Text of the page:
So I've been dating my current boyfriend for just over 2 years now, and at first we got along great. Unfortunately, due to money being very tight about 4 or 5 months into our relationship, we ended up moving in together to help each other out financially. What a terrible mistake that was. One bumpy year and a half later, and now I'm currently miserable by dating him. I don't feel like I'm in love with him anymore, although I still care for him as a person. It was my intention to find a place or two where I'd be able to move to when the time came and break the news to him while on a non-refundable vacation we'd planned for next week (we made the reservations several months ago, before I was seriously considering leaving). I figured discussing our options in a relaxed, comfortable place would be best. But then today, after confiding with my mother about what I planned to do, she told me that he'd asked permission to propose to me on our vacation. Now I feel like an absolute pile of crap and don't know what to do. I know I'm not happy, but I absolutely don't want to hurt him any more than I have to. Adding the fact that he thinks we're ready to be engaged just breaks my heart even more. What should I do, and how should I handle this? I have a few decent friends, but nobody really that would be able to let me stay at their place should things go sour. I'm heartbroken and depressed, anxious and feel like a terrible person.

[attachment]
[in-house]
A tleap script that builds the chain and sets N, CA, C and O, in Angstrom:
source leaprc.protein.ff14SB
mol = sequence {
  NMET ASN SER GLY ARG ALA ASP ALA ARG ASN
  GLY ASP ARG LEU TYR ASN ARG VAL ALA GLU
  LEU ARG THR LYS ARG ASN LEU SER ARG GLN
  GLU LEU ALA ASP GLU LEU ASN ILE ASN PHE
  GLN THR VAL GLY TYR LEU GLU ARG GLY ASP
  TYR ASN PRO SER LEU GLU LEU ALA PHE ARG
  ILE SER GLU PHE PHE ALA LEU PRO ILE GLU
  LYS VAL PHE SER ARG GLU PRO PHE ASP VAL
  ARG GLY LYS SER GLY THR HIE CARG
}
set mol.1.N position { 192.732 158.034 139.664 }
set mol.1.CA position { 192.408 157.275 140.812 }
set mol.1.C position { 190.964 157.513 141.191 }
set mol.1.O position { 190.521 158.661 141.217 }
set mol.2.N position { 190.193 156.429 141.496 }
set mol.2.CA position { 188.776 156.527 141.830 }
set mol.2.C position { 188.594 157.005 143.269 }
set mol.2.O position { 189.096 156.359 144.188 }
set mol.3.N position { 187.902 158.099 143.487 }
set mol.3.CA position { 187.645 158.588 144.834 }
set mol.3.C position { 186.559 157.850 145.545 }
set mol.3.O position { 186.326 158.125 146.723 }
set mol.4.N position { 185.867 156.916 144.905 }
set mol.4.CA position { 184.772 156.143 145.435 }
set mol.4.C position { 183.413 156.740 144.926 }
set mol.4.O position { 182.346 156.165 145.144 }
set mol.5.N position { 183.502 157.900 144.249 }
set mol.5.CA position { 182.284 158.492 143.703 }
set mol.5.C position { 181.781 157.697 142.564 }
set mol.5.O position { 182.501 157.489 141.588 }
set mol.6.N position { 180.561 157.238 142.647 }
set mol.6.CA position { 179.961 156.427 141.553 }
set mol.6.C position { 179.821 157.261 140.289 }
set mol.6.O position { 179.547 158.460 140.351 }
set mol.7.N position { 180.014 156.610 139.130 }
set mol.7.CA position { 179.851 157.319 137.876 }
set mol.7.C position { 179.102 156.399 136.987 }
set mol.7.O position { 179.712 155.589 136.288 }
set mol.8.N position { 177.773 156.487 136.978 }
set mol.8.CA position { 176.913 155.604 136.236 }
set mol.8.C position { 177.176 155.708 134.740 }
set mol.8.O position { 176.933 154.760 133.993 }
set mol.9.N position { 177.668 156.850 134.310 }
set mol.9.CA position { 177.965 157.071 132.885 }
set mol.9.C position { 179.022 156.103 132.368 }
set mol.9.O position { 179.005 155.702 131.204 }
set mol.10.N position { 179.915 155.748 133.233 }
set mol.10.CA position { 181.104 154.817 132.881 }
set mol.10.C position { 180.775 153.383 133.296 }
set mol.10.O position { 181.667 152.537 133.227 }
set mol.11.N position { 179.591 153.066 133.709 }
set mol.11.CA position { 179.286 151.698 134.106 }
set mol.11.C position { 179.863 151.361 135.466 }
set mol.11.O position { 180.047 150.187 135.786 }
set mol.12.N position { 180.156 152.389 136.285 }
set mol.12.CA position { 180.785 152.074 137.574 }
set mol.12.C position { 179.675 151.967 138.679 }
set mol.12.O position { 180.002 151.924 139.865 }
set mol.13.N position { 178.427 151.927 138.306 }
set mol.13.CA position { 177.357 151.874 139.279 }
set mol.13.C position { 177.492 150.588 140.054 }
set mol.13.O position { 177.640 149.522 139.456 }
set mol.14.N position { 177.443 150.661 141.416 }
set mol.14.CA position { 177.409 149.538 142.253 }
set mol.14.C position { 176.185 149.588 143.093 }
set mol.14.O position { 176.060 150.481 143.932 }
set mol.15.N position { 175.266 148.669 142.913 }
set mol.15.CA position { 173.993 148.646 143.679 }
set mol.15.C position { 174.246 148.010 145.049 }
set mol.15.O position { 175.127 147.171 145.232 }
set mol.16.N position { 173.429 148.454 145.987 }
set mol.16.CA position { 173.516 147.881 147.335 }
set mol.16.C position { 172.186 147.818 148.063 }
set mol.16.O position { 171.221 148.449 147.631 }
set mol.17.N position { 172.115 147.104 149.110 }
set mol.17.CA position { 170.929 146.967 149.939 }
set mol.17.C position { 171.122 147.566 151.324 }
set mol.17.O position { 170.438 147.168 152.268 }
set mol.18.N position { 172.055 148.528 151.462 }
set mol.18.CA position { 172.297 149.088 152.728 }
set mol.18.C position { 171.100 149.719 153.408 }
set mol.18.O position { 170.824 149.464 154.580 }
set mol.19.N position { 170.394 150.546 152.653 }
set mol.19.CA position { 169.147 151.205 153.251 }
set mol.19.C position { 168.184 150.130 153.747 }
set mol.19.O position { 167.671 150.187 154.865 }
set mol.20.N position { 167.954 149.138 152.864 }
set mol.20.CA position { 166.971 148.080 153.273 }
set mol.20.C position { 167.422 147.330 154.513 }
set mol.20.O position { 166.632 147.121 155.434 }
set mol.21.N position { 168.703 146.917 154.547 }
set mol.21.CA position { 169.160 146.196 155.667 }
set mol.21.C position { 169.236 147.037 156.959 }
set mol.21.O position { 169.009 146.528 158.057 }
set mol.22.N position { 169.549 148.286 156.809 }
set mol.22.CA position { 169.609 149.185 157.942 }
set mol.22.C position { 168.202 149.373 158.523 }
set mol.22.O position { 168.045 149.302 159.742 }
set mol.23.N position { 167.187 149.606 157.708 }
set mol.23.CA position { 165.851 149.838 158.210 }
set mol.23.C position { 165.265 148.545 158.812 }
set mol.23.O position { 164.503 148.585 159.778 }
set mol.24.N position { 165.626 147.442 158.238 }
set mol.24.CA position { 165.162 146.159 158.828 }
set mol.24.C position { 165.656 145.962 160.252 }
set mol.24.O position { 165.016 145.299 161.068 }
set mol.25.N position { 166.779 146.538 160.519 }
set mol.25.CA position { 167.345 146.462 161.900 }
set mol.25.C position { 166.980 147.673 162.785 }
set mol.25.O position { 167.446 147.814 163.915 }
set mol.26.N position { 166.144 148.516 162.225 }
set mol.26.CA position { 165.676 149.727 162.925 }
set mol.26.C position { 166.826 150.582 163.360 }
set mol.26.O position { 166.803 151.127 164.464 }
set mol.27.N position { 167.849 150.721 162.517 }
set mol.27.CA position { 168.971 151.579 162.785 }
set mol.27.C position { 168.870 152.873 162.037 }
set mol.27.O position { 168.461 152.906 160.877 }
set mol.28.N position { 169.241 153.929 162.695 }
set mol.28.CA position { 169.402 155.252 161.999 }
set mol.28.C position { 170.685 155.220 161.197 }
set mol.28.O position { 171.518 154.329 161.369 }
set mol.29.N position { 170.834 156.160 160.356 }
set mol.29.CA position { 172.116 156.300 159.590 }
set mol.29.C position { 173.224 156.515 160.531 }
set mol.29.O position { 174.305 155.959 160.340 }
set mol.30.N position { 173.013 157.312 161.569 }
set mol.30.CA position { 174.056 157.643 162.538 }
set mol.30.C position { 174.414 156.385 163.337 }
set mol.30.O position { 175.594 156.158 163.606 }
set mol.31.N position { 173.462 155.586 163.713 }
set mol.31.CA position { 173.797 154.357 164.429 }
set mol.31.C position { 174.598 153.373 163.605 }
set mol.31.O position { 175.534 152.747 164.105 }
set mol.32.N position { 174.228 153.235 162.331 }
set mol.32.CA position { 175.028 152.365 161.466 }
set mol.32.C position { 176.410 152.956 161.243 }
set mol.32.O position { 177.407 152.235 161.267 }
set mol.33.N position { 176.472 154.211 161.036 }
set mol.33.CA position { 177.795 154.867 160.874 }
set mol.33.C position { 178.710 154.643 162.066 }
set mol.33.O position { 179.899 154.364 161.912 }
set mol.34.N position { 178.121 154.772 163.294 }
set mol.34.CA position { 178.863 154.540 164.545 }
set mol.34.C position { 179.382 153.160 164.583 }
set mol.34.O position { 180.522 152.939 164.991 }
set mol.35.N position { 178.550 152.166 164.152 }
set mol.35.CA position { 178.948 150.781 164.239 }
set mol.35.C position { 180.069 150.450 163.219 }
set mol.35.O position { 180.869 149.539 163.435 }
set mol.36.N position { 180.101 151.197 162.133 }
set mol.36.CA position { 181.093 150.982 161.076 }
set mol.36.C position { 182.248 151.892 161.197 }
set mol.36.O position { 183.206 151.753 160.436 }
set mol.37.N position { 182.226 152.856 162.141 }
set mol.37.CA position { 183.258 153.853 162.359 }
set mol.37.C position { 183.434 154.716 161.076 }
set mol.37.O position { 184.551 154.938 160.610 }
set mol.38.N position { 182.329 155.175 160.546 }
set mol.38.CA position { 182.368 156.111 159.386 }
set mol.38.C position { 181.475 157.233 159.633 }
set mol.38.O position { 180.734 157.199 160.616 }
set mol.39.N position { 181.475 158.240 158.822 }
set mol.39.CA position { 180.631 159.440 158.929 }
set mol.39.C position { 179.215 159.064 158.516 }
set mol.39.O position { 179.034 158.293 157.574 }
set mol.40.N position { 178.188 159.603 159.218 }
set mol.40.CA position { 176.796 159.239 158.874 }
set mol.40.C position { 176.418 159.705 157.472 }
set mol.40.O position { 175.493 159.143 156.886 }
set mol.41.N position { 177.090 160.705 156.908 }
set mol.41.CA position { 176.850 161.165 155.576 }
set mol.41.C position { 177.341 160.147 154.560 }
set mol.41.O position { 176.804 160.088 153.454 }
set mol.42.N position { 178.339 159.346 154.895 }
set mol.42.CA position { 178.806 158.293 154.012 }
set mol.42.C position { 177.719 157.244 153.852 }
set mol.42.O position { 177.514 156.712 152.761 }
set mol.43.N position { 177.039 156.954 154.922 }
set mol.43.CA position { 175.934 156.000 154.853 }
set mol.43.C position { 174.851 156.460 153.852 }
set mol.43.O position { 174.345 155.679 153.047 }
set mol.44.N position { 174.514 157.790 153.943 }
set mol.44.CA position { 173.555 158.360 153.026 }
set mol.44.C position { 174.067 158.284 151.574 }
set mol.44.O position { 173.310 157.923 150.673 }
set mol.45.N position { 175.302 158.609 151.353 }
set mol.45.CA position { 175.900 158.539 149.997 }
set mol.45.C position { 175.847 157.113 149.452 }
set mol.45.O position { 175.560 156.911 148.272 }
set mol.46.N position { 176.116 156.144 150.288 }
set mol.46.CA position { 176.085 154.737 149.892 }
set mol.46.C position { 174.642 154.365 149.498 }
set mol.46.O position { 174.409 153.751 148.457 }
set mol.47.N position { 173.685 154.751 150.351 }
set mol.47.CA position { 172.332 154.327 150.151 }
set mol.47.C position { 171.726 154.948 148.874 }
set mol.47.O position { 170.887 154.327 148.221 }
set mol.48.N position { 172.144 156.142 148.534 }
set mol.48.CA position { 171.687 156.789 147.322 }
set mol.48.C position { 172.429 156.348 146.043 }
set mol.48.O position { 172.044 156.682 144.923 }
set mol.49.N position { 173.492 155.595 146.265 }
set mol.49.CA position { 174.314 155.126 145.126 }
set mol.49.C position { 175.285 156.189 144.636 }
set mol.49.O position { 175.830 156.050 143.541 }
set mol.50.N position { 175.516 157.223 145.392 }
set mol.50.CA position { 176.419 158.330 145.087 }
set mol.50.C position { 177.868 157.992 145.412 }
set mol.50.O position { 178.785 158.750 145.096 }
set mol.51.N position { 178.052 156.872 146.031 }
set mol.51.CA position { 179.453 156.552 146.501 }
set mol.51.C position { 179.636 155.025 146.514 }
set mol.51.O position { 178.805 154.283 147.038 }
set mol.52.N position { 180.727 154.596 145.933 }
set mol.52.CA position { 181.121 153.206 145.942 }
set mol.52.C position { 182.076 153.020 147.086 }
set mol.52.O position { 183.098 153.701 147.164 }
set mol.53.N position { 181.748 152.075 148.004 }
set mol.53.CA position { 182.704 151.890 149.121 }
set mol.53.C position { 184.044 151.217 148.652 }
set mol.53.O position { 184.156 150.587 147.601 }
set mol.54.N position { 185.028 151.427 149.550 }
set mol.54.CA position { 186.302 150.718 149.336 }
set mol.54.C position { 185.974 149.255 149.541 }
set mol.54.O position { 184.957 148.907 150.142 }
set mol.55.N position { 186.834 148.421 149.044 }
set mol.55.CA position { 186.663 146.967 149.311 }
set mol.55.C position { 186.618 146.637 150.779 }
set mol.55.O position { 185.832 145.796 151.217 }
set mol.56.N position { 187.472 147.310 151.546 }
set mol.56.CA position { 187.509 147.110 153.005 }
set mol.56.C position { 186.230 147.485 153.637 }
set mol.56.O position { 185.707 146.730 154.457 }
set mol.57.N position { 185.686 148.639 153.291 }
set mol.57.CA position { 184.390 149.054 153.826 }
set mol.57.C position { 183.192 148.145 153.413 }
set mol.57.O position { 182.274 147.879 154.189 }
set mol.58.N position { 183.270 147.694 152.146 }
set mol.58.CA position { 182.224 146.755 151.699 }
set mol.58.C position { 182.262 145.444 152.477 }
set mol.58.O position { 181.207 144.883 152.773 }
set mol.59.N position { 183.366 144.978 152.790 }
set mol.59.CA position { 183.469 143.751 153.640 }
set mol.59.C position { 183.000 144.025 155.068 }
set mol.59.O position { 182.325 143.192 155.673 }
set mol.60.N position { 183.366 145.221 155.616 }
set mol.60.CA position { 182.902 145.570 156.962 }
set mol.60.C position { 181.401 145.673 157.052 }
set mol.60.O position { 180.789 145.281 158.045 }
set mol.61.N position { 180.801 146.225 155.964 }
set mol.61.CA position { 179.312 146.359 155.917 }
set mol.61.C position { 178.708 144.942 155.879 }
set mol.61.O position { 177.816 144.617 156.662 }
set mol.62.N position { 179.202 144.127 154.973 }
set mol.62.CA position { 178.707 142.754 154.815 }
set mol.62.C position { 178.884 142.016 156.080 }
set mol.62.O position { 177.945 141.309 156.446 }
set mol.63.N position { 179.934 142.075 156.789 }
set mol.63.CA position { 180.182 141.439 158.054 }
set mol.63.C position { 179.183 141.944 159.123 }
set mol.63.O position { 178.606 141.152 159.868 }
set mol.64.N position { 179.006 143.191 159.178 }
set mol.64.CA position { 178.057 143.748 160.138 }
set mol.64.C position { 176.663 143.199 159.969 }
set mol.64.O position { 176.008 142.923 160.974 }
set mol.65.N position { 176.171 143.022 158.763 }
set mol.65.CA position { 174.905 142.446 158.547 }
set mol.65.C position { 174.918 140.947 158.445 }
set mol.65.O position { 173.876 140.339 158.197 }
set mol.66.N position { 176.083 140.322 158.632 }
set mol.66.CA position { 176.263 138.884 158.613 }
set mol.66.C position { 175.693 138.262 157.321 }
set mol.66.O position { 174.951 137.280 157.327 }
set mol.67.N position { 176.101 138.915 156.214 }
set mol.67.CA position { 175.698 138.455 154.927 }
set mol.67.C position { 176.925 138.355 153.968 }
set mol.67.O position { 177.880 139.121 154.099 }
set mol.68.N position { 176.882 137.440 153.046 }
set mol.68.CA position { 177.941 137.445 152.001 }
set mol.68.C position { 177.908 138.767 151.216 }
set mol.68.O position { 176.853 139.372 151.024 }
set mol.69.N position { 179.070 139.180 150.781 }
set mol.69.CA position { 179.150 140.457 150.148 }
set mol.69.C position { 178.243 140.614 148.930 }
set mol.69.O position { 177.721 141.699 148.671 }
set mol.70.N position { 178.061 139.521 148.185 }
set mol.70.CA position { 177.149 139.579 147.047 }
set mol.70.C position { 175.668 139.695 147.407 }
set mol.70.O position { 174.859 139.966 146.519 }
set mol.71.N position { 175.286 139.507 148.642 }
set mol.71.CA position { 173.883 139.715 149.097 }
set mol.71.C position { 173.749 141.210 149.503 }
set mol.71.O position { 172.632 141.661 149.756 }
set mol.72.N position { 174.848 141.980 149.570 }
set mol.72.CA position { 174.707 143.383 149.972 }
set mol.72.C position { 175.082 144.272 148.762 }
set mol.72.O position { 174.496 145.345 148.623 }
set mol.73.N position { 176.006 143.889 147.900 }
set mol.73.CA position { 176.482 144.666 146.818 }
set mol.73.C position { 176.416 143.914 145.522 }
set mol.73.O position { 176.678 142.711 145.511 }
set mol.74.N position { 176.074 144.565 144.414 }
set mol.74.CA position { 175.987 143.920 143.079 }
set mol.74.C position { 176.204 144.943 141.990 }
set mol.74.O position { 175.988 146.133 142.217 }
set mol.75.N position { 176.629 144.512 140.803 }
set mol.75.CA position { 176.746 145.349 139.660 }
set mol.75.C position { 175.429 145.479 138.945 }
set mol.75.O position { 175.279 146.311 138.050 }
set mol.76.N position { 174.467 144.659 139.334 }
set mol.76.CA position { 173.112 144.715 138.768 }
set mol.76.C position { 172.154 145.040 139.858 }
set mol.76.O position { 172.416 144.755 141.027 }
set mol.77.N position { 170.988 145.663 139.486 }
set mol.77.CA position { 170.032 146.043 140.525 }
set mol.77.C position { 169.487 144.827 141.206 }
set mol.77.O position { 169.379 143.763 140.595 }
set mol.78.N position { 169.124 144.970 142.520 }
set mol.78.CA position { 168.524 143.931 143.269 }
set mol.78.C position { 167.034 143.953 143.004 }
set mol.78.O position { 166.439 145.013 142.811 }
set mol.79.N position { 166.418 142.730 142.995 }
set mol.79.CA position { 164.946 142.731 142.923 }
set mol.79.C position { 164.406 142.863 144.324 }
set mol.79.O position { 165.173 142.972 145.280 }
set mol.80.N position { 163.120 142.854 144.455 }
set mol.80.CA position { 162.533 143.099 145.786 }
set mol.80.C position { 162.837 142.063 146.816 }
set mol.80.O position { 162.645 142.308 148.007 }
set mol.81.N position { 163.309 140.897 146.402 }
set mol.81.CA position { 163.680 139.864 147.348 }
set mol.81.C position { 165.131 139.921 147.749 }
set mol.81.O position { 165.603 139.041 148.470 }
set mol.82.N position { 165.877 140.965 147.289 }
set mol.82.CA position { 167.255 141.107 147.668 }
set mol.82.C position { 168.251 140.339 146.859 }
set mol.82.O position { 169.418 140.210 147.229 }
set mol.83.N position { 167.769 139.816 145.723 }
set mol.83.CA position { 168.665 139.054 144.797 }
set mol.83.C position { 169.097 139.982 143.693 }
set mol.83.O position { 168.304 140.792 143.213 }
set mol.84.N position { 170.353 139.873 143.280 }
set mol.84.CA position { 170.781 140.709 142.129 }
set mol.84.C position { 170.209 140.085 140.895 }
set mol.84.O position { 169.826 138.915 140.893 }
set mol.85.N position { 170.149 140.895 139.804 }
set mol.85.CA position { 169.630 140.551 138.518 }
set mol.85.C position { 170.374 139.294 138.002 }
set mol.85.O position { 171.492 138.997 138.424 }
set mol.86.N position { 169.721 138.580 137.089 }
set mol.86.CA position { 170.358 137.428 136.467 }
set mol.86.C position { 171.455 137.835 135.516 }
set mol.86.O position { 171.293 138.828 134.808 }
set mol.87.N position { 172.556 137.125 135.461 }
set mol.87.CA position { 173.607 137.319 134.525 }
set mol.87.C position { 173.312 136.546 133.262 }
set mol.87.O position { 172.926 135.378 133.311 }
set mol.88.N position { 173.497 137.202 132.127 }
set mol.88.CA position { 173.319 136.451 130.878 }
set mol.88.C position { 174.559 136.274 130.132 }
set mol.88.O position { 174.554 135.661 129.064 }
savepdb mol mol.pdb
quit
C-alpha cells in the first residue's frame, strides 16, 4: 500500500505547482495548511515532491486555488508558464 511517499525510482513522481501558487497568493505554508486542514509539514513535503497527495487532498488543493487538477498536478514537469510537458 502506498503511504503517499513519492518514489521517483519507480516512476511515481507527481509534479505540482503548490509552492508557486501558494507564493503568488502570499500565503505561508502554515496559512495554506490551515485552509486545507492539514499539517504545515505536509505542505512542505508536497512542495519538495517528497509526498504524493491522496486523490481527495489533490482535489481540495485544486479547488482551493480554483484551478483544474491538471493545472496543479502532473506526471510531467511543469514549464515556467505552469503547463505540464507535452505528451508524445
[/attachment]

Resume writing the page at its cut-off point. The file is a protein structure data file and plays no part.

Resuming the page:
Most Helpful Guy
Another possibility is he knows things aren't well and he senses you want to leave so this is more a manipulation tactict to get you to stay. Don't go on that trip ask your mother if you can stay with her and get out asap1
Most Helpful Girl
It does sound like a catch-22. That if you go on the trip, you'll lead him on and he may propose. If you don't, you'll lose money and upset him by foiling potential plans to propose.
Ultimately, I think it's best to bail out. Money can be earned back. Just imagine how much shame in combination with heartbreak he'll feel if he not only gets broken up with you, but much less after he gets his proposal rejected. Calling things off, or at least voicing how you've been feeling as of late, would be the better option. Quick and (relatively) painless.1